Bingo.

The biggest victim of the “If you’re fast, you’re mediocre” stereotype is probably Enid Mary Blyton (1897-1968), the hugely successful children’s and young adult writer who has captivated generations of young readers with characters such as Noddy, and the young adult series The Famous Five and The Secret Seven. During her lifetime many schools and libraries wouldn’t carry her work, saying it lacked literary merit, while the BBC banned her from the 1930s to the 1950s on the same grounds. That didn’t stop her sales, though. Kids didn’t notice the establishment’s snobbish opinions at all, except for millions of them whining, “Mummy, why don’t they put Noddy on the radio?”

In later years her books, especially her young adult series, have been accused of being old-fashioned, and rife with racist, xenophobic, sexist, and elitist ideas. Here the critics are on firmer ground. Several books feature Gollywogs, a horrible caricature of black people, while foreigners always end up being stupid or evil or both. Reading through many of her titles, it is clear that they are products of their time, but what books aren’t? It is interesting that the critics have ignored Blyton’s extensive support for pediatric and animal rights charities. Helping sick kids doesn’t balance out having old-fashioned ideas, apparently.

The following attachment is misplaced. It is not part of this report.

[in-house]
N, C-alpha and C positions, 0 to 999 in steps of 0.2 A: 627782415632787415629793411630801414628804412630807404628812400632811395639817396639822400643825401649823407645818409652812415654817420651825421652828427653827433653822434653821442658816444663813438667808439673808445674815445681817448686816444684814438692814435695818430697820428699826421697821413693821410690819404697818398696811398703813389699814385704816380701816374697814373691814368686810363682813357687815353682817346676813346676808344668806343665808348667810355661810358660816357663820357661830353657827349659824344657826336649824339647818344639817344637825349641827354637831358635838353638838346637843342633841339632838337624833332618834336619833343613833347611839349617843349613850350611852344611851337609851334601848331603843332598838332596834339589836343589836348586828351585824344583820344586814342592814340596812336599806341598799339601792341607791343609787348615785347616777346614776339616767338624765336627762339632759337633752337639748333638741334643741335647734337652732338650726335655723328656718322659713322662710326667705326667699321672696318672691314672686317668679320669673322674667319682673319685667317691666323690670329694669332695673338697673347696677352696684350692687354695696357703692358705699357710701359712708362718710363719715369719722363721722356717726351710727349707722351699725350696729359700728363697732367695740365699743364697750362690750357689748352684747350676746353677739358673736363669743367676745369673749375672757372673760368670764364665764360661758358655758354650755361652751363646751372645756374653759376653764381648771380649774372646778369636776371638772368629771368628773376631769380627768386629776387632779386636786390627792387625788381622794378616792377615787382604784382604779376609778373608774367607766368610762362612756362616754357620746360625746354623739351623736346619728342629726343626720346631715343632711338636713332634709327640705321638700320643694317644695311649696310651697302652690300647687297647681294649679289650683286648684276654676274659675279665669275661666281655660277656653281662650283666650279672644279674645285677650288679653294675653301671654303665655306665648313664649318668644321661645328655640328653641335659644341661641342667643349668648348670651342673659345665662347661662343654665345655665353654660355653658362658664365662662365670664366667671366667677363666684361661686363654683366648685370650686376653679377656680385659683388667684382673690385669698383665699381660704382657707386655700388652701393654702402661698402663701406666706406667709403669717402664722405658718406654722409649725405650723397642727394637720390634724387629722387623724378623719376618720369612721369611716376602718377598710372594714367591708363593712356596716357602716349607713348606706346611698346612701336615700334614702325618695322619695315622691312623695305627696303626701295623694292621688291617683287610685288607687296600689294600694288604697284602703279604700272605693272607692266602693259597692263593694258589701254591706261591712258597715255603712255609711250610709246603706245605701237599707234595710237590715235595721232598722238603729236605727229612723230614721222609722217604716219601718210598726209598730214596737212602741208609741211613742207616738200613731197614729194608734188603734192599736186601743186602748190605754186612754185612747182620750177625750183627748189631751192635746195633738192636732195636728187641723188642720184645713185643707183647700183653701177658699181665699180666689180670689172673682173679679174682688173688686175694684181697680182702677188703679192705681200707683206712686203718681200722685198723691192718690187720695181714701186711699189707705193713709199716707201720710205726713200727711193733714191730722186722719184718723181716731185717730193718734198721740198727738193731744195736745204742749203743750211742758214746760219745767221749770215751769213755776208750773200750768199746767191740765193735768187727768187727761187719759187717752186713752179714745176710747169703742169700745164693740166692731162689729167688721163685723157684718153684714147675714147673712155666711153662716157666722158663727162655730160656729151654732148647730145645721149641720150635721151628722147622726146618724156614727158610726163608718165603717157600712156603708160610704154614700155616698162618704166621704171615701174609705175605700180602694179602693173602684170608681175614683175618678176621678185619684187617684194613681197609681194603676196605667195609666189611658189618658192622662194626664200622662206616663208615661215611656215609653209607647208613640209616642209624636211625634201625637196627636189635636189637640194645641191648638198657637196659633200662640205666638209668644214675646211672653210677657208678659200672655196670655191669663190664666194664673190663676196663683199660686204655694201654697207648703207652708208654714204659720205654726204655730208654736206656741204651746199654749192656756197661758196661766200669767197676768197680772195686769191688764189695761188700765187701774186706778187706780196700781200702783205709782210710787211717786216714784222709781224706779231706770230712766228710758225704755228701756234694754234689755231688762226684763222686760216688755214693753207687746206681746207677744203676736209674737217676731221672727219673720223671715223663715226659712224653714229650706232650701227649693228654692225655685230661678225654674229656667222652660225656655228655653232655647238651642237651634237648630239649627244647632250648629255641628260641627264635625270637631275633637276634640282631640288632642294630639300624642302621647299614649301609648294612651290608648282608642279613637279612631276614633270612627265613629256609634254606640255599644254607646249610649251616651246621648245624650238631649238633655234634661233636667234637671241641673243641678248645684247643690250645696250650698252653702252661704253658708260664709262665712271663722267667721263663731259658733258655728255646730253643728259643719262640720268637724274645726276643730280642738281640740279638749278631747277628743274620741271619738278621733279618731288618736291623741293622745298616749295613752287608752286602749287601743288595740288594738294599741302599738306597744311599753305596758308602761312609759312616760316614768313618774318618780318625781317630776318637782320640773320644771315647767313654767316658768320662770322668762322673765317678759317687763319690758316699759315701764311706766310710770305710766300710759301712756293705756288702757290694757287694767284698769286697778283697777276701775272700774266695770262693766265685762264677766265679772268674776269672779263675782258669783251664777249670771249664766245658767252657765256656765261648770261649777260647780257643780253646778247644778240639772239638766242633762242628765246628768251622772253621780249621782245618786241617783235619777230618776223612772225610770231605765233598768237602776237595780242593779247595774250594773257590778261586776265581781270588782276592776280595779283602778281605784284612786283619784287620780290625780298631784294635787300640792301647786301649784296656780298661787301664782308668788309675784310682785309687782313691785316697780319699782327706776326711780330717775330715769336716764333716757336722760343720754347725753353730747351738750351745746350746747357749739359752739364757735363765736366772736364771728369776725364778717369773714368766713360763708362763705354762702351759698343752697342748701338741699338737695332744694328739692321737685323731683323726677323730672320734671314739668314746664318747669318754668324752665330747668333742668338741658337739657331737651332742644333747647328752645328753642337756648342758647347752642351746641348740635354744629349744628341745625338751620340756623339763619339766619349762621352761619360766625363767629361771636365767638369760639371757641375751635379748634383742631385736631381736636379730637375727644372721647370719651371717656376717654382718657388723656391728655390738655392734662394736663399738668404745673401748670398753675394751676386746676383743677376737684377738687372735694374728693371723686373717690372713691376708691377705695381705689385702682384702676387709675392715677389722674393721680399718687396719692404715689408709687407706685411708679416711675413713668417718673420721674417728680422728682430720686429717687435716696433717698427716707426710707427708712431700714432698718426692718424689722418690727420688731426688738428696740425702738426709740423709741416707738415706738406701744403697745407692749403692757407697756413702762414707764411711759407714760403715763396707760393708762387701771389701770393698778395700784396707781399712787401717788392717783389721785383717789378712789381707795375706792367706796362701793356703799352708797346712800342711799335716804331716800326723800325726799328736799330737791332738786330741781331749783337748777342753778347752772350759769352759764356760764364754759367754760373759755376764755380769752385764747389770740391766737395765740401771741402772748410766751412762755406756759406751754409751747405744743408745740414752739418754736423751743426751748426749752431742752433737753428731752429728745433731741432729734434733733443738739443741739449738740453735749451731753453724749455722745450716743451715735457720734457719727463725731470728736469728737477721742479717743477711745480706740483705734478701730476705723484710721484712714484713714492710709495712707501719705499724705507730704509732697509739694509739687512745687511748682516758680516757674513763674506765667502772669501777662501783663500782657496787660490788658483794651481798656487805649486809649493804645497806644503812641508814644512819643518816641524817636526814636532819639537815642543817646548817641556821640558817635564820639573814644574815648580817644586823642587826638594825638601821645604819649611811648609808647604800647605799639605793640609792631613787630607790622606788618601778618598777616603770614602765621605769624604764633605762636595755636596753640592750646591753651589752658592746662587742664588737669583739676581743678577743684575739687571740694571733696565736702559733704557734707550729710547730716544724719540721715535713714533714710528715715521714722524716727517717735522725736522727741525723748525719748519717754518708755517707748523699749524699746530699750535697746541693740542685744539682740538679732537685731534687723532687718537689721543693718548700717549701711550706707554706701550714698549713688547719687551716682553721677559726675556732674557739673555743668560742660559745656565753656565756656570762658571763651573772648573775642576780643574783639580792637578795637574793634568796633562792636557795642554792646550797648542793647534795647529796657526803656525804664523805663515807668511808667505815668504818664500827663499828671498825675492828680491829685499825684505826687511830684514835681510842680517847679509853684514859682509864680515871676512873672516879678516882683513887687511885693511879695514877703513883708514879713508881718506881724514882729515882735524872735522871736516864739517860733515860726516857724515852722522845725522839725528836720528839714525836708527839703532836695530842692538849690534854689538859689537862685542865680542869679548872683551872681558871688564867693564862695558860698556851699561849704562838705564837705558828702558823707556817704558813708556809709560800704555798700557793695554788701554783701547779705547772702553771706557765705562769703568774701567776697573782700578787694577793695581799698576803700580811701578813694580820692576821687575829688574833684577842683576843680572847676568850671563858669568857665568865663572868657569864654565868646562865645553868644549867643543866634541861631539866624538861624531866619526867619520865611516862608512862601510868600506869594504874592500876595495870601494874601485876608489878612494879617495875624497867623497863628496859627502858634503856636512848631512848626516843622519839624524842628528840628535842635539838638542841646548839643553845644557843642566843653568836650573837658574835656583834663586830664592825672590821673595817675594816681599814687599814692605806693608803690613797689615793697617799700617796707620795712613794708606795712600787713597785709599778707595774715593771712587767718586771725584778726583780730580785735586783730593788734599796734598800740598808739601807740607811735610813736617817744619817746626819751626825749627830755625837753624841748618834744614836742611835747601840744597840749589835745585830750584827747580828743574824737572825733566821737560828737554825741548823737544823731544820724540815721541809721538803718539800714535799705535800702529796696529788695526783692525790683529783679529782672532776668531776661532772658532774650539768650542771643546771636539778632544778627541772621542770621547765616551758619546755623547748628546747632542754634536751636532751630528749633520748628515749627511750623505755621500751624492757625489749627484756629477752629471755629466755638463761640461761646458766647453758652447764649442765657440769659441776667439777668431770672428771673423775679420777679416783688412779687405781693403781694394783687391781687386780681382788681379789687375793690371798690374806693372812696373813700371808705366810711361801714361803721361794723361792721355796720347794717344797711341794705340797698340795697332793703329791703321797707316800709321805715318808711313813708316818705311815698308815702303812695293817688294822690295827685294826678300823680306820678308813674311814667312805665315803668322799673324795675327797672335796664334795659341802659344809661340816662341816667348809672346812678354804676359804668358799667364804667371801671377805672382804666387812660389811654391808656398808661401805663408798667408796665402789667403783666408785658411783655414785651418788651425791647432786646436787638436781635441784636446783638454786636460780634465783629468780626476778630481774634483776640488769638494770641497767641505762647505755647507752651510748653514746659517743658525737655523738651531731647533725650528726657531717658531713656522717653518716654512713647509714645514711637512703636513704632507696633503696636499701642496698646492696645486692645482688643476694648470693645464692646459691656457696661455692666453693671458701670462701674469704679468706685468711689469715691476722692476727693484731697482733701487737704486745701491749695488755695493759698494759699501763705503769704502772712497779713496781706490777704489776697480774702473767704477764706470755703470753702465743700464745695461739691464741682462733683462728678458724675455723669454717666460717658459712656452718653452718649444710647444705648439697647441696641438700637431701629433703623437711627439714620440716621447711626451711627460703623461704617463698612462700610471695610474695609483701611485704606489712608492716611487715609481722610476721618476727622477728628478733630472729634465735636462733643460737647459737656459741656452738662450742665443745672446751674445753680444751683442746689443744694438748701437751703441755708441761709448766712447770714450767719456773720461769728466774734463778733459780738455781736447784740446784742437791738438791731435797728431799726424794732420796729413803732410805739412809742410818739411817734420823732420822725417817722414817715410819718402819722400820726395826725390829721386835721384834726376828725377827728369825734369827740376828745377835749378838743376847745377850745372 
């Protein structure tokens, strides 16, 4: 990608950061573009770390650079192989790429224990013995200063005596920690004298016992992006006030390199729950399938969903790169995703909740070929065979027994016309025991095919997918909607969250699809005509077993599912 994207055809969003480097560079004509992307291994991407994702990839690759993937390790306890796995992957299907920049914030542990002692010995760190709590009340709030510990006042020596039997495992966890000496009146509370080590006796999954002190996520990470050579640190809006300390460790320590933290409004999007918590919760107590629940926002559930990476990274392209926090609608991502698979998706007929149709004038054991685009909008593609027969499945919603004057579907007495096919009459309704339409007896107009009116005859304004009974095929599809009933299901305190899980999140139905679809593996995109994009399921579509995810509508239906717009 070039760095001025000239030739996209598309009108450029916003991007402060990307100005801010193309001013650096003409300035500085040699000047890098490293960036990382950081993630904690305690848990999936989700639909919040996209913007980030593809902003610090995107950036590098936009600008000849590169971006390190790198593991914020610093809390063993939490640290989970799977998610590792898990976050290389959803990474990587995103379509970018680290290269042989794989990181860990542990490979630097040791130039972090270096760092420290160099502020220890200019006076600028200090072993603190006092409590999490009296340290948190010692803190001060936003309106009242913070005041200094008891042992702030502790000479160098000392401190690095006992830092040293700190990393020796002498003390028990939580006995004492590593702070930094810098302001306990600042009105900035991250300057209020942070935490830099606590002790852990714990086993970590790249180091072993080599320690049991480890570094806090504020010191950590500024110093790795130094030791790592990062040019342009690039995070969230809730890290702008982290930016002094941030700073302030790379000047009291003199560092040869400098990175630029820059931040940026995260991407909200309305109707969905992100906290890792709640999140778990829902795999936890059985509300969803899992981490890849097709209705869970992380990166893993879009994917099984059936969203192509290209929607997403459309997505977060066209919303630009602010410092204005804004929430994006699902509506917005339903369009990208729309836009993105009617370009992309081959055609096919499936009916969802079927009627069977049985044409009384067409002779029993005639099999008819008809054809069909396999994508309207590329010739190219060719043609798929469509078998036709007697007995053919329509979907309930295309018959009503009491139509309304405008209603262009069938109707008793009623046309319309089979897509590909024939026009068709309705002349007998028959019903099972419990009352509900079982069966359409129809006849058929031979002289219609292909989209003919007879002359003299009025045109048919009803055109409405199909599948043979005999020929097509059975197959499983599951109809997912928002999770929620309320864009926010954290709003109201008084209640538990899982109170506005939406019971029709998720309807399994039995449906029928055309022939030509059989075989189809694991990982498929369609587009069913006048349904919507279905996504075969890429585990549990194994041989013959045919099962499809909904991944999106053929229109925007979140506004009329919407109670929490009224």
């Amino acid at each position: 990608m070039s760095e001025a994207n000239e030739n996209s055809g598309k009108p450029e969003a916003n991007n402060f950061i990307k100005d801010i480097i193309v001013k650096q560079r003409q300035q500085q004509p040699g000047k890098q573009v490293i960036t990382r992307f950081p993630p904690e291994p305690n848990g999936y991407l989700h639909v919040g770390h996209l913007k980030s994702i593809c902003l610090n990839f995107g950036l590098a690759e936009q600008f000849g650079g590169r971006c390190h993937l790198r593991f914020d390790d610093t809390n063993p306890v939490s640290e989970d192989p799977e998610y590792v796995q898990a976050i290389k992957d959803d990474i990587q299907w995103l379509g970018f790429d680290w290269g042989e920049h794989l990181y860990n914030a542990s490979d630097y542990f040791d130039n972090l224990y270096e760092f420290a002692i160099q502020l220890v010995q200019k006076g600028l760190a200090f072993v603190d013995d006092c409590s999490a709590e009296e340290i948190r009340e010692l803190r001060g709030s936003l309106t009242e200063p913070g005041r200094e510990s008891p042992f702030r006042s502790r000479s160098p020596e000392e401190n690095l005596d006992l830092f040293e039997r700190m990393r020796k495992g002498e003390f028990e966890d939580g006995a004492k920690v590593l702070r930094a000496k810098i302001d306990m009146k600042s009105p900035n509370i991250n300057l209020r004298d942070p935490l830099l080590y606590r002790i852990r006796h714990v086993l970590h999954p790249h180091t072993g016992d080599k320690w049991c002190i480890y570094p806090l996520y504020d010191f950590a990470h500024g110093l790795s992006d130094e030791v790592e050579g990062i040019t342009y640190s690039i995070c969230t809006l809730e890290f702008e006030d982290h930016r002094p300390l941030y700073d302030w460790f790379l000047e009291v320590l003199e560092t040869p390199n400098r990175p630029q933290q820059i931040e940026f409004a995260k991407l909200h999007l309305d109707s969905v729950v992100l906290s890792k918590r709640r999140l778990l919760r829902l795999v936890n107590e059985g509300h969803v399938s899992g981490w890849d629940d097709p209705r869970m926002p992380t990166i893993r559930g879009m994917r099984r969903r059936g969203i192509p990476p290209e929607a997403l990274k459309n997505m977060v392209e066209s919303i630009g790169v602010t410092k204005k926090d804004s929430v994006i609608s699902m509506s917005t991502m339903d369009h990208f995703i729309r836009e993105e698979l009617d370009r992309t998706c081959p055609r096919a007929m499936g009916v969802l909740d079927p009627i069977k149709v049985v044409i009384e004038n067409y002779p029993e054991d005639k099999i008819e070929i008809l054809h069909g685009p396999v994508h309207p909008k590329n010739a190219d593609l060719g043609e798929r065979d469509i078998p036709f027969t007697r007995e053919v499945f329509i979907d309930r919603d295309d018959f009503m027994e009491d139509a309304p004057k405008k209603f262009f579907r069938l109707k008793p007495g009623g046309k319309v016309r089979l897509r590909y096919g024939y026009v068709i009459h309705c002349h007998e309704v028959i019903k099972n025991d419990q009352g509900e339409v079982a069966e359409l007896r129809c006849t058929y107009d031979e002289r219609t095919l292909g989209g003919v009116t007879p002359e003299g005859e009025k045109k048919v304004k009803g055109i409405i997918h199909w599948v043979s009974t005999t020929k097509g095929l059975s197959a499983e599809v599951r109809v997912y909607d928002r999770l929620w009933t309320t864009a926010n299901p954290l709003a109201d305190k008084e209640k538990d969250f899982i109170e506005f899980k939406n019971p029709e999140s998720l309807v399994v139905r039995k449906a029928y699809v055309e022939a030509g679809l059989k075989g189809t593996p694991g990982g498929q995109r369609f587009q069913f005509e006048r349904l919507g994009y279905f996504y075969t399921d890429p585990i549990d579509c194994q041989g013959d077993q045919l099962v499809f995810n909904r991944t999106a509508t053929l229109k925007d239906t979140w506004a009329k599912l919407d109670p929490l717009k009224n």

A contemporary example of this prejudice against having a work ethic is Stephen King (born 1947). The author of more than 60 books and some 200 short stories, mostly in the horror genre, he has been a publishing phenomenon for more than 40 years. While he has won numerous awards, made millions, and has a host of devoted fans around the world, he has constantly been dogged by critics who call him a hack. The fact that such a successful storyteller is called a hack by people who have never written a novel says more about the prejudices of the critics than the abilities of Stephen King. These critics point to the fact that he writes genre books, and a lot of them, as somehow being proof that he is an inferior writer.

While these criticisms must have been nettling, the prolific authors of the past hundred years had the last laugh—all the way to the bank.

So let’s take a look at the lives of several of the most productive, and most successful, writers of all time. After that, we’ll look at what these writers have in common and how writers today can emulate them to up their own word count without sacrificing quality.


Submitted: May 08, 2022